Learn how Miranda warnings work in DUI cases.
Everybody has heard the term Miranda and most people are familiar with the refrain:
You have the right to remain silent. Anything you say may be used against you in a court of law. You have the right to an attorney. If you can't afford an attorney, one will be appointed to you.
The officer must read you these rights before arresting you. If you are facing a DUI, you should request a Miranda hearing. The prosecutor must prove that your Mirandized properly. They must prove you had a clear understanding and that you waived them.
In DUI motions hearing that combine multiple issues, a skillful DUI defense lawyer can use one issue to gain an advantage in another. For example, in a case where reasonable suspicion and probable cause are issues along with Miranda, the officer will have to justify when he formed a reasonable belief that you were DUI.
As an example, if an officer waits to arrest you until all tests are complete, he will have a hard time claiming that he had probable cause. Because of the competing concerns, it then becomes very possible for a skilled DUI defense lawyer to make the officer say that he didn't form probable cause until after the last field test was done. This is especially problematic when the officer does the HGN (eye) test first, as it is widely considered to be the most reliable of the field sobriety tests.
On the other hand, if the police officer reads you Miranda warnings before the field tests, then it will be difficult to justify doing the tests after that. What purpose do they serve if the officer already had probable cause?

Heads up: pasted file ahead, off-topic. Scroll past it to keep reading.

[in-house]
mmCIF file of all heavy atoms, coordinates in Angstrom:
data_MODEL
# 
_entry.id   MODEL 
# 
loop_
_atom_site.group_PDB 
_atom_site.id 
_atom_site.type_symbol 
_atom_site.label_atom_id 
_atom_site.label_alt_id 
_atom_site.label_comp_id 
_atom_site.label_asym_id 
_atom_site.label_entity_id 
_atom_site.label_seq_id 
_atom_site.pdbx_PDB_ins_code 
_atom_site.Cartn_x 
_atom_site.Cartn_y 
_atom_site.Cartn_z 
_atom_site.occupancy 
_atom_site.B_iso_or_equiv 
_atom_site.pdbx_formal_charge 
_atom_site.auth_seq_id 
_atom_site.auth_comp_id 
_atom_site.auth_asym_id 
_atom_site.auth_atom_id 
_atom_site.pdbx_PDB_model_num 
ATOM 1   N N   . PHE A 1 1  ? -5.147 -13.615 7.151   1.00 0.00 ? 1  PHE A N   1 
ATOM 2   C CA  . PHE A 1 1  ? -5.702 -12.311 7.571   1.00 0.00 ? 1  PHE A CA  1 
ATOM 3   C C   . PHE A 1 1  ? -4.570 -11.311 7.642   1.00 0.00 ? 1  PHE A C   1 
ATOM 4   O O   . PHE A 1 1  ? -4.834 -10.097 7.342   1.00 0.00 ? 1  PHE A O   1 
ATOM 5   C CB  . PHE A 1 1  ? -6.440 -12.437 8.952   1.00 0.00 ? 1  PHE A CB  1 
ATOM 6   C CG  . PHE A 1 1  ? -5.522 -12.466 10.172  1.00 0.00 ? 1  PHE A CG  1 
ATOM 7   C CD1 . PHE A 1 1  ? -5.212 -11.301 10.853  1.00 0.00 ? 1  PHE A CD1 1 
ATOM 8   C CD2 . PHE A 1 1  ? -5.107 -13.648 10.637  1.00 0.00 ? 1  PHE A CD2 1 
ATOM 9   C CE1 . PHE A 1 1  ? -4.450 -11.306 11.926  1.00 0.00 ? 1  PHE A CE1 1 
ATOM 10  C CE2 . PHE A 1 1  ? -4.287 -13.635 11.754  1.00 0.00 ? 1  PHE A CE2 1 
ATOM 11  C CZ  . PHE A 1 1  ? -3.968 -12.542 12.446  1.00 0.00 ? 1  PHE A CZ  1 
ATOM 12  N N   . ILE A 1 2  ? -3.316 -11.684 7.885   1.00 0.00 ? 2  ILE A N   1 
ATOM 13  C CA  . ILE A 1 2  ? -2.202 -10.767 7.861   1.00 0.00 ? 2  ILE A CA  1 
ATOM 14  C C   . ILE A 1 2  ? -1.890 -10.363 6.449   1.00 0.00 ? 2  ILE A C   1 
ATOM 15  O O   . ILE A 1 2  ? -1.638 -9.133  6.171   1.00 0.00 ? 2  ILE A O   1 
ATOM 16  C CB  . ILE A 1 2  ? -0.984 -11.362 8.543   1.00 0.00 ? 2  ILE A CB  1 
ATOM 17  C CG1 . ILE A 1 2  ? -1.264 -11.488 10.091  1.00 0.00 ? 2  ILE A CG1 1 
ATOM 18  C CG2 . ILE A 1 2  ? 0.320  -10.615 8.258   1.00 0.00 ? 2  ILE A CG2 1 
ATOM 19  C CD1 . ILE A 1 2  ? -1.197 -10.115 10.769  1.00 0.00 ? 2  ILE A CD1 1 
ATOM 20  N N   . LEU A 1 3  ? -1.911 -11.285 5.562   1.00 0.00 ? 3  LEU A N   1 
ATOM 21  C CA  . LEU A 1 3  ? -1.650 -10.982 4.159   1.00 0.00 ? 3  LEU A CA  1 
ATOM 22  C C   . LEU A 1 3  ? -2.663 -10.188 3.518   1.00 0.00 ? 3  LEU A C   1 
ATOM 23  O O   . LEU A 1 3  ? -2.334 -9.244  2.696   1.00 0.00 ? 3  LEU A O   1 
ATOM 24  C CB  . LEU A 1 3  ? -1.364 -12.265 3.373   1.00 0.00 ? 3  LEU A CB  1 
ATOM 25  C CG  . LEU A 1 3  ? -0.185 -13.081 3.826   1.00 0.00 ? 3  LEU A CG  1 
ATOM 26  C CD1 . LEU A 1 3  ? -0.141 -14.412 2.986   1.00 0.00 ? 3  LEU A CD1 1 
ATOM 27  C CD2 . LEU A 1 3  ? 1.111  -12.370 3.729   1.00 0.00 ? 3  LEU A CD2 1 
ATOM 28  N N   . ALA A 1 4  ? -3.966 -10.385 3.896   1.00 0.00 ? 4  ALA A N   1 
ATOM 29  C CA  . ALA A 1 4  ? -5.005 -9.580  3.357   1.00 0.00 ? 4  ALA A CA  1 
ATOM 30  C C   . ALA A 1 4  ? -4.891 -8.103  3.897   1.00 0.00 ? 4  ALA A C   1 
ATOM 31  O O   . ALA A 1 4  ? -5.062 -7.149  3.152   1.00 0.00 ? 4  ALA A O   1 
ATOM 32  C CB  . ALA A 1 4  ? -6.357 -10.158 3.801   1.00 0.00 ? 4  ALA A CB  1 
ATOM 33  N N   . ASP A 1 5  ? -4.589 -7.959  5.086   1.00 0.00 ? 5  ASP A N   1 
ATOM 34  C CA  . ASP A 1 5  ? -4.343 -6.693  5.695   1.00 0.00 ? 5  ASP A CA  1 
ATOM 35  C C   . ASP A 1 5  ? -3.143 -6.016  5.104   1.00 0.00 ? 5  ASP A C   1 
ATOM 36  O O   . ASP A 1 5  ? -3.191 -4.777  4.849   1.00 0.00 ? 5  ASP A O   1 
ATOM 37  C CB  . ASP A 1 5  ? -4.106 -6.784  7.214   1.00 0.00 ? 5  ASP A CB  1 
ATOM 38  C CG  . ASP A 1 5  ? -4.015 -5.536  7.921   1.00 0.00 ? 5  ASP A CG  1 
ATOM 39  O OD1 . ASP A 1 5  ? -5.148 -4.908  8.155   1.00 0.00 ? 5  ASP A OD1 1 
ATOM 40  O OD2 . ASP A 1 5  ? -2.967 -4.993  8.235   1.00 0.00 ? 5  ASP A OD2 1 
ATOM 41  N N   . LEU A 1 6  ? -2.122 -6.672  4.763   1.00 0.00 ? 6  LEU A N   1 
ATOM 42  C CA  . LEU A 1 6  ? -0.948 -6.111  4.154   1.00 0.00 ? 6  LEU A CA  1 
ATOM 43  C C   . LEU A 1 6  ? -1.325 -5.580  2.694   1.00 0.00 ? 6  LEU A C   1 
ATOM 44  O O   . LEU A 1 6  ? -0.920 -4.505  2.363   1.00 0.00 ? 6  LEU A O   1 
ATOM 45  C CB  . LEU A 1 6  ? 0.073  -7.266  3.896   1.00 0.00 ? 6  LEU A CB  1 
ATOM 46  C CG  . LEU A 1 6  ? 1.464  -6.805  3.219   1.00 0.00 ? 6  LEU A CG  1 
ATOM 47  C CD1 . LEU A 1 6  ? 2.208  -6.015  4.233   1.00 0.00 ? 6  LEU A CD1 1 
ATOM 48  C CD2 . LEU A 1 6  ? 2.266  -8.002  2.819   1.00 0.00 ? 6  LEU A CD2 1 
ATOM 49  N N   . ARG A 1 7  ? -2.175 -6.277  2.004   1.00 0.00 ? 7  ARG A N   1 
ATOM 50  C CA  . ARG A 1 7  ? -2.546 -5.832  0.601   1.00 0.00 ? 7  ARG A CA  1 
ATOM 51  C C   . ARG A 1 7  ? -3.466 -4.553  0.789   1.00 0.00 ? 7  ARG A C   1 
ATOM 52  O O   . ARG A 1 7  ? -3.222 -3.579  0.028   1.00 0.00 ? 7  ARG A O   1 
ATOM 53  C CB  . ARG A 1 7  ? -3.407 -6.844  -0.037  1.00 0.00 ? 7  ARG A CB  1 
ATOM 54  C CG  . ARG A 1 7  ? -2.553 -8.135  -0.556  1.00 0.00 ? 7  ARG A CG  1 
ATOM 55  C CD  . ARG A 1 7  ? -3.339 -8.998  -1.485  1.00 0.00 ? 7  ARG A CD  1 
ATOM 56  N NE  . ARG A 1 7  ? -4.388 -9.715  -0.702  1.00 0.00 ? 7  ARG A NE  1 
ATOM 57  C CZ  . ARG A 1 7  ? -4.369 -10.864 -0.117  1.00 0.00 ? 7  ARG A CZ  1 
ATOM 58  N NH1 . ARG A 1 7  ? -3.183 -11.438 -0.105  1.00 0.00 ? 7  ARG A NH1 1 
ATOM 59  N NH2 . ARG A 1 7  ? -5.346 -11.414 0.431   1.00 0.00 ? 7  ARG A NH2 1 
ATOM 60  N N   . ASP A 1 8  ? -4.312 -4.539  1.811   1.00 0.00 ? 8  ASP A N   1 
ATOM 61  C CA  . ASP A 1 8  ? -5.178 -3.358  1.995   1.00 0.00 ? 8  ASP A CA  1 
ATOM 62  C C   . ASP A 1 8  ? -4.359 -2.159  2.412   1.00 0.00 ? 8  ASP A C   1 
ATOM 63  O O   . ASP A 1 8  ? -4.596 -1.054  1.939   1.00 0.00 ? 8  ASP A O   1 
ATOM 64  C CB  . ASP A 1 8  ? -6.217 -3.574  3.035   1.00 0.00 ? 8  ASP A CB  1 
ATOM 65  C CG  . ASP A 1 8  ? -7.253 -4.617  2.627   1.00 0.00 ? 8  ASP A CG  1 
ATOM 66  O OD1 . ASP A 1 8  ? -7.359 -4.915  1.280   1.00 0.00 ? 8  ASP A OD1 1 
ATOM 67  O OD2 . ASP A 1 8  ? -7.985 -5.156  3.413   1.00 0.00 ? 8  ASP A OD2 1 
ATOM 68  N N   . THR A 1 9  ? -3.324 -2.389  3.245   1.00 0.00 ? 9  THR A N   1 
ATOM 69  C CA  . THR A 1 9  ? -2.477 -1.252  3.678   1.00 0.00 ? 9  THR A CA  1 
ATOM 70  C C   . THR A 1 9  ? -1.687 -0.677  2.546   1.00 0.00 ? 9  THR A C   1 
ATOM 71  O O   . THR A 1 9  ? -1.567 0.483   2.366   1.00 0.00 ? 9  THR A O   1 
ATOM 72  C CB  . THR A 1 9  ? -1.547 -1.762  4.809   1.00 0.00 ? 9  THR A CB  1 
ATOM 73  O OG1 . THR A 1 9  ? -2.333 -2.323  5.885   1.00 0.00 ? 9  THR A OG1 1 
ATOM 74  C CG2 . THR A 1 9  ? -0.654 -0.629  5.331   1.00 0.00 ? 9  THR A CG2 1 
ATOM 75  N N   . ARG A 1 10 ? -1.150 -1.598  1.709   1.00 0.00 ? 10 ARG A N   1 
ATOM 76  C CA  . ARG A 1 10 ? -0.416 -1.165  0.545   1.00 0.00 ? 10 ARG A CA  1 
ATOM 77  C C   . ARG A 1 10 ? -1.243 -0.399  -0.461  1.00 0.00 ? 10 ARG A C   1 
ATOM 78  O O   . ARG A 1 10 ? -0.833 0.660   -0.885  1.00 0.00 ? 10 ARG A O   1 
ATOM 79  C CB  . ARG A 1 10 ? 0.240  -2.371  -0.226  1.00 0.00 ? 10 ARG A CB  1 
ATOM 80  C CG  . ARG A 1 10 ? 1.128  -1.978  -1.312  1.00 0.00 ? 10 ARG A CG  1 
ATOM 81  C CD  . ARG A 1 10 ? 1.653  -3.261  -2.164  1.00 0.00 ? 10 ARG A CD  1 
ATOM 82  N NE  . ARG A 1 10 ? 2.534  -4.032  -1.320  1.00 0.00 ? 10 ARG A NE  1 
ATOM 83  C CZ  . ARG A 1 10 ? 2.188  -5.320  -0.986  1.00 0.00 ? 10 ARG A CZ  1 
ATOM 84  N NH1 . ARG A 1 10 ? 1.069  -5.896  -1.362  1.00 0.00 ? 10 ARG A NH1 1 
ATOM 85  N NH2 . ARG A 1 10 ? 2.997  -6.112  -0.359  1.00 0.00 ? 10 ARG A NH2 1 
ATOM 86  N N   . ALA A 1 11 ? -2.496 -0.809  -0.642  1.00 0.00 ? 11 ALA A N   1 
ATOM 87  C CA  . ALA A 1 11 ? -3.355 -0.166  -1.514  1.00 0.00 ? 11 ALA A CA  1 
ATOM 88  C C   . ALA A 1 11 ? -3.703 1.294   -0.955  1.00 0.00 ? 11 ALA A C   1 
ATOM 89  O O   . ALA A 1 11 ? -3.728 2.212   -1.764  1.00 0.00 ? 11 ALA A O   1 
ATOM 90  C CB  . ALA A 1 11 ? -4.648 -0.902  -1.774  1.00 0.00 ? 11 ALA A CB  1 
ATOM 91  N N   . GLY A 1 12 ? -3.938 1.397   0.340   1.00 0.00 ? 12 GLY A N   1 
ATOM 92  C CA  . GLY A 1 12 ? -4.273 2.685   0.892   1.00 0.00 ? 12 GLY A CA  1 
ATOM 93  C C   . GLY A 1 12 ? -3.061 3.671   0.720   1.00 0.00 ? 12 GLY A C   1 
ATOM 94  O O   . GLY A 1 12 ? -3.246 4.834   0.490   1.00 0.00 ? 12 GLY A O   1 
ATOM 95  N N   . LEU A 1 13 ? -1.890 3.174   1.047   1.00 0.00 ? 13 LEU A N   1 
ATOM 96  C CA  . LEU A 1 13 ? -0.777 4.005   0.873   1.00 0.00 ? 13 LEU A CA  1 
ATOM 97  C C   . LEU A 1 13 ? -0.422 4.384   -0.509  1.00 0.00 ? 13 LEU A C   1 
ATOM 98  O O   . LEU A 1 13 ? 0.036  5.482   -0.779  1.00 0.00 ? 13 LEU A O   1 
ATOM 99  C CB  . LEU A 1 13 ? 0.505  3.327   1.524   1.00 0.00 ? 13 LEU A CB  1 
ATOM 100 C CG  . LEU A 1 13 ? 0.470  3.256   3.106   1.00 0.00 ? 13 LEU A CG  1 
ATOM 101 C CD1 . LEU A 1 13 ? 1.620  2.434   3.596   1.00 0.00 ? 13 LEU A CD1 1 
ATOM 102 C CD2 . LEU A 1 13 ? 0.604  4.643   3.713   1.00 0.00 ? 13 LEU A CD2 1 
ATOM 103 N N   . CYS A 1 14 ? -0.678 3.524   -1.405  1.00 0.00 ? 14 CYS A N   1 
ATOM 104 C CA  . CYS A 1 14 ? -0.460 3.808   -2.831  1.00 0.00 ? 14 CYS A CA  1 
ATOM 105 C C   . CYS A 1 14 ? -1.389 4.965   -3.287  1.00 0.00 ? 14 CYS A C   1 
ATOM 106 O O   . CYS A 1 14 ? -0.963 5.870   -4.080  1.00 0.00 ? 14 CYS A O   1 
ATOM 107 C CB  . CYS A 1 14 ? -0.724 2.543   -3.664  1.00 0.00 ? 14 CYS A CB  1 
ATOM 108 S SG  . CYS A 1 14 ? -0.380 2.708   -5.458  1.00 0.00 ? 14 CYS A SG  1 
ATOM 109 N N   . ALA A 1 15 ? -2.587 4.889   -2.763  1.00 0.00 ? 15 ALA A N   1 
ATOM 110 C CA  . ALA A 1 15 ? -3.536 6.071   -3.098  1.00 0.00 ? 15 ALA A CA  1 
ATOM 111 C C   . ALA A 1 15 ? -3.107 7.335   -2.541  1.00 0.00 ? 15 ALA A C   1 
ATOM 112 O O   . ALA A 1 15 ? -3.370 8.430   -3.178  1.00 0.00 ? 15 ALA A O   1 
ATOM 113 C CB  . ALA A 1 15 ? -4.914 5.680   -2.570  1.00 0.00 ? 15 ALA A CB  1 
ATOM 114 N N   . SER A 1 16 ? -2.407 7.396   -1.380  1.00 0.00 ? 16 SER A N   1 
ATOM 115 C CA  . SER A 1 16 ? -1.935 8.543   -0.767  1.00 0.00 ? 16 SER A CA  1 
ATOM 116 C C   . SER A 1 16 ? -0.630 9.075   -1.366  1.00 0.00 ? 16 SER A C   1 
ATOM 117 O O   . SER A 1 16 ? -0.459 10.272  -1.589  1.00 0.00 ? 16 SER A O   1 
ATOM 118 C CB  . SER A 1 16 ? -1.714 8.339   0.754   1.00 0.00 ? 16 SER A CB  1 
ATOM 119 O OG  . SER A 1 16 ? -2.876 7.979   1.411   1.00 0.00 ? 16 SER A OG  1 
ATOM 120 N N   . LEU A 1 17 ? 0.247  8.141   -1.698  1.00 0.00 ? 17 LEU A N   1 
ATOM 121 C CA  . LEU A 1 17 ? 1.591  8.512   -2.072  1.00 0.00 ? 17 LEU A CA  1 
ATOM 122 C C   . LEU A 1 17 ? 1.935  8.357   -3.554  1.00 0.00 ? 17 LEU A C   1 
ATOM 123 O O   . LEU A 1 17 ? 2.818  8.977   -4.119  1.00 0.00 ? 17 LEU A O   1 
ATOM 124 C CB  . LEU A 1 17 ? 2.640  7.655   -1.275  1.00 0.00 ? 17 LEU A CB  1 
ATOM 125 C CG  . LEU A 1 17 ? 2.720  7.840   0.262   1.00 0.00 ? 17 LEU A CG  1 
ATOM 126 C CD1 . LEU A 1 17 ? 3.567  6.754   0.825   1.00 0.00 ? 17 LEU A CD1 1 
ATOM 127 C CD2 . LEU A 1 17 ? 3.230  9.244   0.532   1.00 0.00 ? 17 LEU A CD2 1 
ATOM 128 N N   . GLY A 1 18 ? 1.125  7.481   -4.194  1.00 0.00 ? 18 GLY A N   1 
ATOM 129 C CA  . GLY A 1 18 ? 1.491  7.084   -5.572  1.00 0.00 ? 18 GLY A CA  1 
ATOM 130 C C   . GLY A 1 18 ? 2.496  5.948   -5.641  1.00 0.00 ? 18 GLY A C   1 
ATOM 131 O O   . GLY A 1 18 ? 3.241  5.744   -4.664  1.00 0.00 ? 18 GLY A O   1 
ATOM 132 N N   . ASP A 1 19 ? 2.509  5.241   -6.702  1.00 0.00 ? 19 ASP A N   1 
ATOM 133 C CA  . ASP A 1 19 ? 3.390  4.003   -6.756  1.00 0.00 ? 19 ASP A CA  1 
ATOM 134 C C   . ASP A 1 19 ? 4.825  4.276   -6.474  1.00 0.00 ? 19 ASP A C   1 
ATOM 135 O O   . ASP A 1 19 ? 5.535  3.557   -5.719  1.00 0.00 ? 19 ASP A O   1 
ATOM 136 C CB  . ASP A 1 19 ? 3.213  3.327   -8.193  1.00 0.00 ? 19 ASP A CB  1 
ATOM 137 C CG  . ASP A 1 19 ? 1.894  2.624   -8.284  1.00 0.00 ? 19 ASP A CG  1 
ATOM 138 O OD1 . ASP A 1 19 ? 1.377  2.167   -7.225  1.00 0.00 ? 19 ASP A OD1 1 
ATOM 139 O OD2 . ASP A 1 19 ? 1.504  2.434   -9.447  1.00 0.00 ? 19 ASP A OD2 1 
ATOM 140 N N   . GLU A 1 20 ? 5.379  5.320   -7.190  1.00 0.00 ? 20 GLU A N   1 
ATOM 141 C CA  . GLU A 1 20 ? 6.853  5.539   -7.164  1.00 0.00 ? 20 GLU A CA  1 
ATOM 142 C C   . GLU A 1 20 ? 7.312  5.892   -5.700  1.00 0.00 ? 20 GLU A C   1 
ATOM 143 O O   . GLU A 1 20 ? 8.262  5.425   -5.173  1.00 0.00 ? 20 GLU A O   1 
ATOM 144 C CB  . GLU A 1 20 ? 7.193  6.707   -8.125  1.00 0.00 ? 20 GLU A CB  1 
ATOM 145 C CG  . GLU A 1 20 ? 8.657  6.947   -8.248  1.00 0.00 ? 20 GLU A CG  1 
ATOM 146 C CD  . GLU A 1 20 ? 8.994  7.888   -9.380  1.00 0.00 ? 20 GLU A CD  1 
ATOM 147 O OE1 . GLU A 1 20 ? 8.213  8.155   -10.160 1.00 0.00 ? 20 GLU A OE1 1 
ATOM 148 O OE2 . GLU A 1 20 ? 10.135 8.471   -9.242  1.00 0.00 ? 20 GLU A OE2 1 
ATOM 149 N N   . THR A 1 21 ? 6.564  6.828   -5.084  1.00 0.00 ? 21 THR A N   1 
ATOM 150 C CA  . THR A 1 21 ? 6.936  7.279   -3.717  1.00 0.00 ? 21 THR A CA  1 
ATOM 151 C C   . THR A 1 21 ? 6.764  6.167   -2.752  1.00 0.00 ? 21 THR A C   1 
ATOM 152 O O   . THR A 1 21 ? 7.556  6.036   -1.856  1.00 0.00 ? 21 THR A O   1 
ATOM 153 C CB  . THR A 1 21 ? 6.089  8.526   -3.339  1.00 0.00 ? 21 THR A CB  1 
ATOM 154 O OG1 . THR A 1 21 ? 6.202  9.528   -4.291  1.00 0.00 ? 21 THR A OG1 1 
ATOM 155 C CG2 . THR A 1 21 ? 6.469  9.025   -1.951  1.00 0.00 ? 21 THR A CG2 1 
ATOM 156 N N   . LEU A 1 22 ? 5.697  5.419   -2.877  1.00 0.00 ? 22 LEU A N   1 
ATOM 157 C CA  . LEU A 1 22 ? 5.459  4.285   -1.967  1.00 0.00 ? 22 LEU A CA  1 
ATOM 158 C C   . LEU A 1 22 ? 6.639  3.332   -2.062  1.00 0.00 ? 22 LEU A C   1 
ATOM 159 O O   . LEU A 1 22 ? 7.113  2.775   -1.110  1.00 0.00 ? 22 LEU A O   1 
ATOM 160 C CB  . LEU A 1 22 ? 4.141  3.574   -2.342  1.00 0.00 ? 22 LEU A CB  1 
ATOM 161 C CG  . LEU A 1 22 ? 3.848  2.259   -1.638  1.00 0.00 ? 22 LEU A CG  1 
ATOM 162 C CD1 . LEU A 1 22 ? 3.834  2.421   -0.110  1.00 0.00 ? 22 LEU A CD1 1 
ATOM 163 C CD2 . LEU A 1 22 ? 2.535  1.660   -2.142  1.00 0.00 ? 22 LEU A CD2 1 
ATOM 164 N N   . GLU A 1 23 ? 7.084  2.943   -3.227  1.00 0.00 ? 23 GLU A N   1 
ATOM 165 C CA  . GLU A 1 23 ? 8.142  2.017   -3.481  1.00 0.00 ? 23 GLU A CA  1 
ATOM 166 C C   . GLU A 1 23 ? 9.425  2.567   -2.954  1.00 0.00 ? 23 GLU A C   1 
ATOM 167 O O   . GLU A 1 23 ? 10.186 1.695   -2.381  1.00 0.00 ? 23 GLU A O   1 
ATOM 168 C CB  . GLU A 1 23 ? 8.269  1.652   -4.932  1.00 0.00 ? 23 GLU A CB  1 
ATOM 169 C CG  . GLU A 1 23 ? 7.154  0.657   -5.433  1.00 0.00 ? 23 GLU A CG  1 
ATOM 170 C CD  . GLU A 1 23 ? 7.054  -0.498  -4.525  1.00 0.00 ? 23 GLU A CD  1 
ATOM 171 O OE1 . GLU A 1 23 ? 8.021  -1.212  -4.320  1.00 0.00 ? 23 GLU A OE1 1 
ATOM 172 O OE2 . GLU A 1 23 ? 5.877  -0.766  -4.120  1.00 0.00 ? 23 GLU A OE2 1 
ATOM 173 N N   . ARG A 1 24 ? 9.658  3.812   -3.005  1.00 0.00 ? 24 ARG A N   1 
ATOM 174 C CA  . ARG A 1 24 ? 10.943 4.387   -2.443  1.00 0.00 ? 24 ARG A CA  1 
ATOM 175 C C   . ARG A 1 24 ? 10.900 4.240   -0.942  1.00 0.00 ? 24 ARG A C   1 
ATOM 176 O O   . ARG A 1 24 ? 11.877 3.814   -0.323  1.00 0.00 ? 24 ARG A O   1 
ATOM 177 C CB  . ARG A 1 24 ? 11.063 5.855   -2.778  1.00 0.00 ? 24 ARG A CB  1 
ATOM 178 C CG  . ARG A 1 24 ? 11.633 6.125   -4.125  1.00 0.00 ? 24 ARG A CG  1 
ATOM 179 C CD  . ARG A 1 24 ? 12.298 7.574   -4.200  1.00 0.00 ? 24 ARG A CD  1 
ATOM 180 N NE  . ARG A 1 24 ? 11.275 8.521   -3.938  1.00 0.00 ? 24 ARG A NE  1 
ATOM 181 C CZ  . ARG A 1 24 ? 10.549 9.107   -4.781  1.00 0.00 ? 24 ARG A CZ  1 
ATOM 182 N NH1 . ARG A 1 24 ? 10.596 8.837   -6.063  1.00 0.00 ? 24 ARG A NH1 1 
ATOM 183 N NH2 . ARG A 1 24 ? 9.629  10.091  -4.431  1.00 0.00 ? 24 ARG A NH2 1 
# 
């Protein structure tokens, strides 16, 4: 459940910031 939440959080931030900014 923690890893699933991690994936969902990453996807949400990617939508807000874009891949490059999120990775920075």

Did the officer read the Miranda right? Were you under arrest at that point?
The arrest is official with placement of handcuffs. There is no doubt about that. Some DUI police officers will wait until after arrest. This is perfectly legal under most circumstances.
Prosecutors like police officers to delay giving Miranda because there is no right to talk with an attorney before deciding whether to take DUI tests. In this type of state, the odds of you cooperating and giving the officer the chemical test they want are must greater if you don't "lawyer up" first. The reading of Miranda is to make people think about their rights. If you consider your rights before you take the police officers chemical test, why would you cooperate and take it without first asking a DUI attorney?
Police officers know they must read miranda after arrest. More and more officers are not reading them directly after you give the chemical test. That way, you are more likely to talk because you have already given your blood, breath or urine (which is presumably going to be the most incriminating piece of evidence). You'll see the light at the end of the tunnel. You will start to believe that just by answering the officer's questions, release is possible. Some officers even imply or tell you this.
Are Miranda motions worth bringing?
The answer to this question will depend on the individual facts of your case. If there are statements that are damaging to your case, knock them out. As with any litigation, you never know what is going to happen until you try it.
Bring Miranda and other motions together with counsel serving your best interest.